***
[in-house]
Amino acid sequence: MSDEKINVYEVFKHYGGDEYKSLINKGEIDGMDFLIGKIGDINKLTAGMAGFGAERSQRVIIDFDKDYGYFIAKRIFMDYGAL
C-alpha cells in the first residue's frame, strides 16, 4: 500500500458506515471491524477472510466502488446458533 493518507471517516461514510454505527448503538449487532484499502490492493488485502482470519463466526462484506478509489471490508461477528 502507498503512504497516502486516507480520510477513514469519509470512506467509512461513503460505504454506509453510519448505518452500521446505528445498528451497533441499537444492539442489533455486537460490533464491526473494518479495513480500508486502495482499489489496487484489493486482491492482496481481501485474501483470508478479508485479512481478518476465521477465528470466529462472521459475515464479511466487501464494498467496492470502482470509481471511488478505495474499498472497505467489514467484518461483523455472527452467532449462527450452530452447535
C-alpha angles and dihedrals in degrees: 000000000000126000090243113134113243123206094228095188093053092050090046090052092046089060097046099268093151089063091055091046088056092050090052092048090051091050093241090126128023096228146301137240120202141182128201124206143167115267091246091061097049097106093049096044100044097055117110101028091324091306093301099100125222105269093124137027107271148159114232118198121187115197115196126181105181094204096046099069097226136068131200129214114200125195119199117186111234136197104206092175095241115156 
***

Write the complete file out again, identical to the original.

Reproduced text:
[in-house]
Amino acid sequence: MSDEKINVYEVFKHYGGDEYKSLINKGEIDGMDFLIGKIGDINKLTAGMAGFGAERSQRVIIDFDKDYGYFIAKRIFMDYGAL
C-alpha cells in the first residue's frame, strides 16, 4: 500500500458506515471491524477472510466502488446458533 493518507471517516461514510454505527448503538449487532484499502490492493488485502482470519463466526462484506478509489471490508461477528 502507498503512504497516502486516507480520510477513514469519509470512506467509512461513503460505504454506509453510519448505518452500521446505528445498528451497533441499537444492539442489533455486537460490533464491526473494518479495513480500508486502495482499489489496487484489493486482491492482496481481501485474501483470508478479508485479512481478518476465521477465528470466529462472521459475515464479511466487501464494498467496492470502482470509481471511488478505495474499498472497505467489514467484518461483523455472527452467532449462527450452530452447535
C-alpha angles and dihedrals in degrees: 000000000000126000090243113134113243123206094228095188093053092050090046090052092046089060097046099268093151089063091055091046088056092050090052092048090051091050093241090126128023096228146301137240120202141182128201124206143167115267091246091061097049097106093049096044100044097055117110101028091324091306093301099100125222105269093124137027107271148159114232118198121187115197115196126181105181094204096046099069097226136068131200129214114200125195119199117186111234136197104206092175095241115156 